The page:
As Bruce Lipton says, "...that makes the subconscious mind's processor 1 million times more powerful than the conscious mind's."
So, are we locked into that 95% rate of decision-making by the subconscious?
Clearly, no - as Lipton and many others have been telling us. It is not only possible but highly desirable to re-program the subconscious mind. This last statement may or may not be true for you.
I think there are many individuals on the planet who will never attempt to re-program their subconscious minds. For some, this is clearly advantageous in terms of pure enjoyment of life.
Your subconscious mind has maintained a huge database of memories - storage of both verbal and mostly non-verbal information or experiences which have shaped you as an individual. If you're mostly comfortable with who you are, and satisfied with your lifestyle, then you have no need to reprogram anything.
Unless, of course, your programming has resulted in a life or lifestyle which is largely problematic. You might be comfortable with it, but it might be highly toxic to yourself or others.
Looking back over our nearly half century of marriage, it's clear to me that sexual intimacy has not been the primary factor which has kept us together. Other forms of intimacy have become much more important as we've aged.
During your younger years sexual intimacy is really greatly enhanced by all the other commonalities shared by partners in the relationship.
When Joyce and I were very young - that is, when I was 21 and she was 19 - our ages when we got married - one important thing we shared was our love for music. We had both been involved in band and orchestra in high school and college, and both had fantastic experiences with the groups we'd played in separately.
So, when I went into the music education as my first career, it was a great unifying factor.
Three years later, when our daughter was born, then another 16 months after when our son was born, our children became our focus.
That priority was the main reason we made a major geographical move - from Southern California to Western Colorado.
That 6 year stay in the small Western Colorado towns of Nucla, Naturita, and Uravan with those fiercely independent people had a very strongly positive effect on our marriage - and even sexual intimacy was enhanced.
Being very closely involved with our kids as they grew up was beyond terrific for us. Now, enjoying our grandkids is also highly rewarding and relationship enhancing.
There was a period of time when the church seemed to be a positive factor for us as a family.
We were members of a church and very active in the church for nearly 18 years as our kids were growing up. But we saw a lot strife within the church. It's clear in general that there's a lot of division among Christians of the various denominations, and even between members of the same congregation.
The church repeatedly admonished congregants to read and study the Bible.
We took that admonition seriously, and spent a lot of time reading and studying.
That study led us to the point where we recognized a lot of conflicts between what the Bible says, and what Christian theologians say it says. For us, doctrines developed by hierarchies of church leaders deviate from anything indicated by the writings within the Bible.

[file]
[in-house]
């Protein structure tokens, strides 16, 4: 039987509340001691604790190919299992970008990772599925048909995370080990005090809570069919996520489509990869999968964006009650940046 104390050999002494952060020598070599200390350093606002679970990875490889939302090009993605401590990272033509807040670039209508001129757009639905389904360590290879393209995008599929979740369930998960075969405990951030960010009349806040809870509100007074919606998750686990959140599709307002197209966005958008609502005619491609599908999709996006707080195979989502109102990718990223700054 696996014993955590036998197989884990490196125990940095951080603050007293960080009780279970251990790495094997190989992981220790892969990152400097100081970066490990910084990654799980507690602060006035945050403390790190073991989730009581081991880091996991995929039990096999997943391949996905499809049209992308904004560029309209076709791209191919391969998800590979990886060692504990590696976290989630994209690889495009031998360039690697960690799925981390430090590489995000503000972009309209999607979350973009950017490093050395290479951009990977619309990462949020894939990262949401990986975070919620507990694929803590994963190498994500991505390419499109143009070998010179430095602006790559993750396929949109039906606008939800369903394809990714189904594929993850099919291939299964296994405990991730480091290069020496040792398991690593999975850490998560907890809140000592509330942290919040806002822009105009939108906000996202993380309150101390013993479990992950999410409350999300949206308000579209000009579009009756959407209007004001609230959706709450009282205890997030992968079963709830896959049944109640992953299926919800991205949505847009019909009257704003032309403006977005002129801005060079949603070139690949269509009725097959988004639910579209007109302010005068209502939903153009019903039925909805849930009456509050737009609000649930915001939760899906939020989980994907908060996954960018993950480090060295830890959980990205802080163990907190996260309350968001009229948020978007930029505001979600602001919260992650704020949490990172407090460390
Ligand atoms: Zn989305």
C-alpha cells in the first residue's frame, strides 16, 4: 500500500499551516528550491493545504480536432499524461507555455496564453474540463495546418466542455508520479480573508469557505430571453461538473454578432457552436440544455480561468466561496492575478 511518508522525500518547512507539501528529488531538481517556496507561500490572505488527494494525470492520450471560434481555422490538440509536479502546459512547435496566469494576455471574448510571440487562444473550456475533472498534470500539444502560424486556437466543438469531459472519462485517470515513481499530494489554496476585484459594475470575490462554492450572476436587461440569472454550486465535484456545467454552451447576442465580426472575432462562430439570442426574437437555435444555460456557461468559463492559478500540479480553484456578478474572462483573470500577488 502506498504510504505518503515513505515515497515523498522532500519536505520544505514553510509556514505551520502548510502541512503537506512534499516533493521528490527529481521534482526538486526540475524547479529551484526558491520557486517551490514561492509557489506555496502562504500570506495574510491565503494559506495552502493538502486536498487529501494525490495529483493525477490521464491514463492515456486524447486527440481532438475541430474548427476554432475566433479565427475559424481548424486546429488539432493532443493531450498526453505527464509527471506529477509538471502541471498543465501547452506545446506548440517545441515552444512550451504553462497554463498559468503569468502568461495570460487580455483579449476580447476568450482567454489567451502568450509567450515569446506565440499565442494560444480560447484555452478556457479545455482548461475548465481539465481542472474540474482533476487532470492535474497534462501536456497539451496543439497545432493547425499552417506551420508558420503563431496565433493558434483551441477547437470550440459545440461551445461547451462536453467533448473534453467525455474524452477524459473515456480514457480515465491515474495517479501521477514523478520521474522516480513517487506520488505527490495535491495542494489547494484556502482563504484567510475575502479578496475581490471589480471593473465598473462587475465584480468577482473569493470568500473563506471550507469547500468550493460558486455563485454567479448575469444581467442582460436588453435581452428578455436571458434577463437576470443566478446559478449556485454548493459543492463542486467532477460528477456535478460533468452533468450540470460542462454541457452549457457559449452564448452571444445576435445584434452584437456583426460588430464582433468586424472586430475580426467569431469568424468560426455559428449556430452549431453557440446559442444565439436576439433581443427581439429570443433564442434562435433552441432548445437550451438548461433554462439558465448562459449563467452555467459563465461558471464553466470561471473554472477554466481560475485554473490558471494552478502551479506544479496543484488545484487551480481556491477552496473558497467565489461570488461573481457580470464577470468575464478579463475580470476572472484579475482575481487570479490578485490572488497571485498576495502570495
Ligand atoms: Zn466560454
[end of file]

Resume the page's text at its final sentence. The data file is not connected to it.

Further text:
Our time of conflict with local church leaders leading to our dismissal from the church was another great unifying factor for us and our family. Praise the Lord.
One thing many churches teach is that man is separated from God. Sin, we're told, is the separating factor.
There's a fairly new book out, now, entitled <u>Jesusgate.</u>
We were mostly aware of many of the things discussed by the author of Jesusgate long before it was published. But it's great to see that someone within the church is cognisant of the problems of credibility inherent within the church and its various doctrines.
During the years we were moving away from the church, we grew closer as a couple, and our then adult children became closer to us and each other as well. it seems that the kids had seen a lot of the same problems much sooner, as had many other young people within the church.
I bring this up not to discredit anyone's church, or belief system, but to point out that shared experiences pertaining to various important institutions can be strongly unifying factors, and can be among the strongly unifying factors which enhance intimacy.
Neither of us has ever questioned the existence of God. We did come to question whether He, She, or It is fairly or correctly represented by the organized Christian church.
Funny how this is all coming out while writing about sexual intimacy.
During the time we'd begun to take exception to some of the rigid doctrines of the church, we also began to come in contact with books from writers and publishers we'd never seen before.
Step by step we progressed together until we bumped into the writings of Eckhart Tolle.
The first Tolle book we bought is his first best seller, The Power of Now.
We both read it cover to cover - though it took a couple of years to do that. At first it made no sense to either one of us.
Gradually, though, as we adjusted to Tolle's very simple, plain language style of writing - with none of the complicated jargon of theologians - we began to see how this non-religious approach to practical spirituality includes everyone and excludes no one.
Many Christians want to dismiss this amazing philosophy as new age or cultish, and refuse to look at it closely.
Again, more intimacy through the shared experience of growing together has been very valuable for us. Not necessarily sexual intimacy, but intimacy which goes beyond, or transcends sexual intimacy.